The Verrazzano Map, click for larger image

From Paullin, ref. 1. David Rumsey Map Collection

The Verrazzano World Map

Planisfero di Girolamo Verrazano

Girolamo Verrazzano, 1529

The French were rather late to New World exploration and this was proving somewhat concerning to a consortium of Lyonese merchants who feared being put out of business by the more worldly Spanish and Portugese. With the blessing of King Francis I the consortium funded an expedition by the Florentine navigator Giovanni de Verrazzano to find a possible trade route to the East.

Verrazzano (with two z’s – unlike the bridge) set out from Madeira aboard the Dauphine in January 1524 and reached Cape Fear [North Carolina] by March. To avoid trouble with the Spanish already in Florida he turned north, sailing along the Atlantic coast as far as Nova Scotia and possibly Newfoundland. Although he obviously didn’t find a northwest passage to the Orient, he was the first European to see the Lower New York Bay, Block Island and the Narragansett Bay.2

In his letter to Francis I he described New York Bay:

“...So we took the small boat up this river to land which we found densely populated. We went up this river for about half a league, where we saw that it formed a beautiful lake, about three leagues in circumference [the mouth of the Hudson]. Suddenly as often happens in sailing, a violent unfavorable wind blew in from the sea, and we were forced to return to the ship, leaving the land with much regret on account of its favorable conditions and beauty; we think it was not without some properties of value, since all the hills showed signs of minerals.” 3

Verrazzano’s younger brother Girolamo, a navigator and map maker, accompanied Giovanni on all three of his expeditions and charted their new discoveries. In 1529, likely at the insistance of Francis I, he prepared an ink on parchment world map for Pope Clement VII. The map ended up in the collection of Stefano Borgia, perfect of the Propoganda Fide. After Borgia’s death it became part of the Museo Borgiano collection which was transferred to the Vatican Library in the early 1900s.4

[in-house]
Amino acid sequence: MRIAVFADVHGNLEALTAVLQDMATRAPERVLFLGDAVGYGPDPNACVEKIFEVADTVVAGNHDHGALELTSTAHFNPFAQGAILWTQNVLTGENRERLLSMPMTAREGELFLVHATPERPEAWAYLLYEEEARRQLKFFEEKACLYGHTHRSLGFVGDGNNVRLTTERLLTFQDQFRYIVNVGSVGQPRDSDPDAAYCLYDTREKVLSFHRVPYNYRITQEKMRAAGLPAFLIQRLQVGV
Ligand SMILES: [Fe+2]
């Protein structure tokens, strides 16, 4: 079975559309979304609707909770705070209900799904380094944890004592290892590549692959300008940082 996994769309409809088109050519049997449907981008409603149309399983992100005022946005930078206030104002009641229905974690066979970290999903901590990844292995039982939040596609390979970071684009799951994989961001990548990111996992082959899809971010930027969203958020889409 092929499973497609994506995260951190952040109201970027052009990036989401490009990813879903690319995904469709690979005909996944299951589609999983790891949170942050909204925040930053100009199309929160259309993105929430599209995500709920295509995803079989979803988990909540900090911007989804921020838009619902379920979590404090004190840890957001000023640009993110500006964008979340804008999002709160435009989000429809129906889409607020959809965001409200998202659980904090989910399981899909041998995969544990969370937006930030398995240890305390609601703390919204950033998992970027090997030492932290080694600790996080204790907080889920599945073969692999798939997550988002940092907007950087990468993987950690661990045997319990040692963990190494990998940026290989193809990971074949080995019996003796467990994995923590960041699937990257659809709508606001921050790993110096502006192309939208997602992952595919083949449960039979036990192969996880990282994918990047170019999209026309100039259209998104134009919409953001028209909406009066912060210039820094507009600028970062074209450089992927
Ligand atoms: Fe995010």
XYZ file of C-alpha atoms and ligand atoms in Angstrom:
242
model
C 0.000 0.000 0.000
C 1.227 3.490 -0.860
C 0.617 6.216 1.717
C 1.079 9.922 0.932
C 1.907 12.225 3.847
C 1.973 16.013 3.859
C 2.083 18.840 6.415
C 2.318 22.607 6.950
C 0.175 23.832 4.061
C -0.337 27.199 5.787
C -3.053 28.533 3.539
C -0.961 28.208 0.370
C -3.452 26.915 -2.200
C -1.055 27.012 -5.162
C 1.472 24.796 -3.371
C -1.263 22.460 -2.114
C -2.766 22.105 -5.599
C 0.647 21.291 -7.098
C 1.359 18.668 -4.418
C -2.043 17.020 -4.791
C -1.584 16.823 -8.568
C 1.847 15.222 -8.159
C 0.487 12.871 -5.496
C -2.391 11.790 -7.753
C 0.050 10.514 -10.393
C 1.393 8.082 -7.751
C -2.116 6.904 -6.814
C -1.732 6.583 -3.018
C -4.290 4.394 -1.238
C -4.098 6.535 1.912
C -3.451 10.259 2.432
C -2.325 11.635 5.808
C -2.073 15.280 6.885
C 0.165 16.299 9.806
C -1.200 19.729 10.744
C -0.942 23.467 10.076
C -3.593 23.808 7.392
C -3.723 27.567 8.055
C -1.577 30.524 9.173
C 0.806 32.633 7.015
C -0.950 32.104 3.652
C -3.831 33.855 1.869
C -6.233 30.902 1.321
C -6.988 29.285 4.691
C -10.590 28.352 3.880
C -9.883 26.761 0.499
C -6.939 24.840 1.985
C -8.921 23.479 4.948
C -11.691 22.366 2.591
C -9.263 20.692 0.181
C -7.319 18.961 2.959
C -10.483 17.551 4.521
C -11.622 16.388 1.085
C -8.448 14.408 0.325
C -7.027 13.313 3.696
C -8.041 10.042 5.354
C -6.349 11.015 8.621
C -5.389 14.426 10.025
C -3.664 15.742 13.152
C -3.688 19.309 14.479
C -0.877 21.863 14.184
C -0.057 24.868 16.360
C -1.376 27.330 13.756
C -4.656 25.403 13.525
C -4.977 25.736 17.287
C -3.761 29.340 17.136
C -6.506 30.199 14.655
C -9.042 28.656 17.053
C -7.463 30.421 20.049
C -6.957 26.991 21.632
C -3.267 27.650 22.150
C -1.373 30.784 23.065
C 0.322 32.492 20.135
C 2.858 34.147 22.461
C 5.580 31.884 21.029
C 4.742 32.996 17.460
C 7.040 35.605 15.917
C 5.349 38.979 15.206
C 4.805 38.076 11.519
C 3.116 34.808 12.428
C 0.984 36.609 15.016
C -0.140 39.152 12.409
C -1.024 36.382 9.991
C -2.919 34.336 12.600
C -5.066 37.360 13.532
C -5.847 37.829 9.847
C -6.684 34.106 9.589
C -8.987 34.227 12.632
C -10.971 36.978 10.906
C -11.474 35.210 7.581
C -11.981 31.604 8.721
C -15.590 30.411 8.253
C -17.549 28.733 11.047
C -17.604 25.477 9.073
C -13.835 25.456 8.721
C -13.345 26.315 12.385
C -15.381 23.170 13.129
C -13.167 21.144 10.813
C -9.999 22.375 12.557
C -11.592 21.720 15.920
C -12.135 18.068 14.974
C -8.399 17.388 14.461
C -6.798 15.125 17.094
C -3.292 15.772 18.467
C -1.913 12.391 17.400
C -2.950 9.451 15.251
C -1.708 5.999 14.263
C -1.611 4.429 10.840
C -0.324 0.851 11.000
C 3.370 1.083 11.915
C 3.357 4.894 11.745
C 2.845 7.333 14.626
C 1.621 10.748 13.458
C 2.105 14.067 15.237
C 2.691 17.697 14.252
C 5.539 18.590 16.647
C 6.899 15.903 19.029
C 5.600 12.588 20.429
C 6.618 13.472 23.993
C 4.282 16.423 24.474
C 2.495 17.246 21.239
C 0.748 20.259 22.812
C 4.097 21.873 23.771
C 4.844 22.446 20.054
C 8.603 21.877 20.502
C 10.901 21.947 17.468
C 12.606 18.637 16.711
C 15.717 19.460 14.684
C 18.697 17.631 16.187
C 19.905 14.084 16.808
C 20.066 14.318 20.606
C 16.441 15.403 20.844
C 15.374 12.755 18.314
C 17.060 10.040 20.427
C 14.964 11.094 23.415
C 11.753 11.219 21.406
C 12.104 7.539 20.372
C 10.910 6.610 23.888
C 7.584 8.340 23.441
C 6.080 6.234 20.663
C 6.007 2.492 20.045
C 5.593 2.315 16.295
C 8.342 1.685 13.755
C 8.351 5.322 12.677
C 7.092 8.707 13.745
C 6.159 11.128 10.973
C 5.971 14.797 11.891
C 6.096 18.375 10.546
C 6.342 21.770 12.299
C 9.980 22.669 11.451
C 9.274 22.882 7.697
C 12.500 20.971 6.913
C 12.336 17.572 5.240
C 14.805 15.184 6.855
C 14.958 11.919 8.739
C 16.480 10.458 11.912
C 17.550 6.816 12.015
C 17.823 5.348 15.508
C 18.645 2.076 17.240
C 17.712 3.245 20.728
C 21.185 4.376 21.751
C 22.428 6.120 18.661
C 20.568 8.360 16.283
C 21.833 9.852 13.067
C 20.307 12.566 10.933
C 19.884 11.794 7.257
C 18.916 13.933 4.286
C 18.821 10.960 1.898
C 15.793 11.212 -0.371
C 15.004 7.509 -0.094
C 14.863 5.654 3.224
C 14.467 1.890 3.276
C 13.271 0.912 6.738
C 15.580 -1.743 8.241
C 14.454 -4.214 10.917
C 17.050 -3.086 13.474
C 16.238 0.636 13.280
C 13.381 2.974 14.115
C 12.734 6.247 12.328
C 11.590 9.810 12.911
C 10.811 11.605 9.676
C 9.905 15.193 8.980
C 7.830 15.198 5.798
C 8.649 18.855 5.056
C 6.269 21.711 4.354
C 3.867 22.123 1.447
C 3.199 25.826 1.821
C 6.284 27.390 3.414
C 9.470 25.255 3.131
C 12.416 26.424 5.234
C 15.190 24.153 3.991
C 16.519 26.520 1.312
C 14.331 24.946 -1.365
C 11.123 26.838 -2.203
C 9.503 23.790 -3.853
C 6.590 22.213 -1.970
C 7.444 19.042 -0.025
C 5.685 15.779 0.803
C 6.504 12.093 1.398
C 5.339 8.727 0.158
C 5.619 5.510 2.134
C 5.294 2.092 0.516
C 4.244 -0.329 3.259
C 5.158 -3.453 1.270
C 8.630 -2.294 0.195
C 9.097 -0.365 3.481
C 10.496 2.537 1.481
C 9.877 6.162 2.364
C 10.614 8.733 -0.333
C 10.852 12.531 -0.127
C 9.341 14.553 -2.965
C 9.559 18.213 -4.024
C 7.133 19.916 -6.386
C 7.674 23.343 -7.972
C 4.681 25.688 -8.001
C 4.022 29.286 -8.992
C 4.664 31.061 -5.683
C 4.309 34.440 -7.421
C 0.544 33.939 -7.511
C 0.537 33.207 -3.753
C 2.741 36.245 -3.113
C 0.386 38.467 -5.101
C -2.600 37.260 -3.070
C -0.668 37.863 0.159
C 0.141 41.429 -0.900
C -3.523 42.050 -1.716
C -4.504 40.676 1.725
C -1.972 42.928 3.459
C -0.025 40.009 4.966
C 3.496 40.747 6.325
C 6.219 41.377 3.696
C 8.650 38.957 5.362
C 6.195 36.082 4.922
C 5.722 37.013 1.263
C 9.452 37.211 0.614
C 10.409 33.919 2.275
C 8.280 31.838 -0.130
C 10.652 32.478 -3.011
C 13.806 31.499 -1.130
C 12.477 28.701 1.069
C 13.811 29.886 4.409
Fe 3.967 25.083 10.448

The Verrazzano Map, click for larger image

The original manuscript map

The facsimile shown above is from Paullin’s 1932 Atlas of the Historical Geography of the United States.1

The chart, which significantly skews longitude (the fundamental problem with navigation until the 19th century), shows Verrazzano’s discoveries on the Atlantic Coast with New York Bay named “Angouleme” (Francis I was known as Francis of Angouleme before becoming king), Long Island “Flora,” and Block Island “Louisa.” Girolamo’s outline of North America was, along with a contemporary chart by the Napalese cartographer Adrien Maggiolo, the first to include New York Bay under the French name.

The Verrazzano Map, click for larger image

Angouleme, with varying levels of accuracy, persisted on French and Italian maps until Hudson’s explorations in the early 17th century.5

5 July 2013

1. Paullin, Charles; Wright, John (ed). Atlas of the Historical Geography of the United States. Washington, D.C.: Carnegie Institute, 1932. (online).

The Verrazzano Map: pl. 13.

2. See: Wroth, Lawrence. The Voyages of Giovanni da Verrazzano, 1524–1528. New Haven: Yale University Press, 1970 (WorldCat).

3. Letter to King Francis 1 of France, 8 July 1524 (online).

4. Vaticano Ottobiano ms. 2202.

5. For more examples see: Shauger, Fredric. Angouleme, The First European Name for New York, 2008 (online).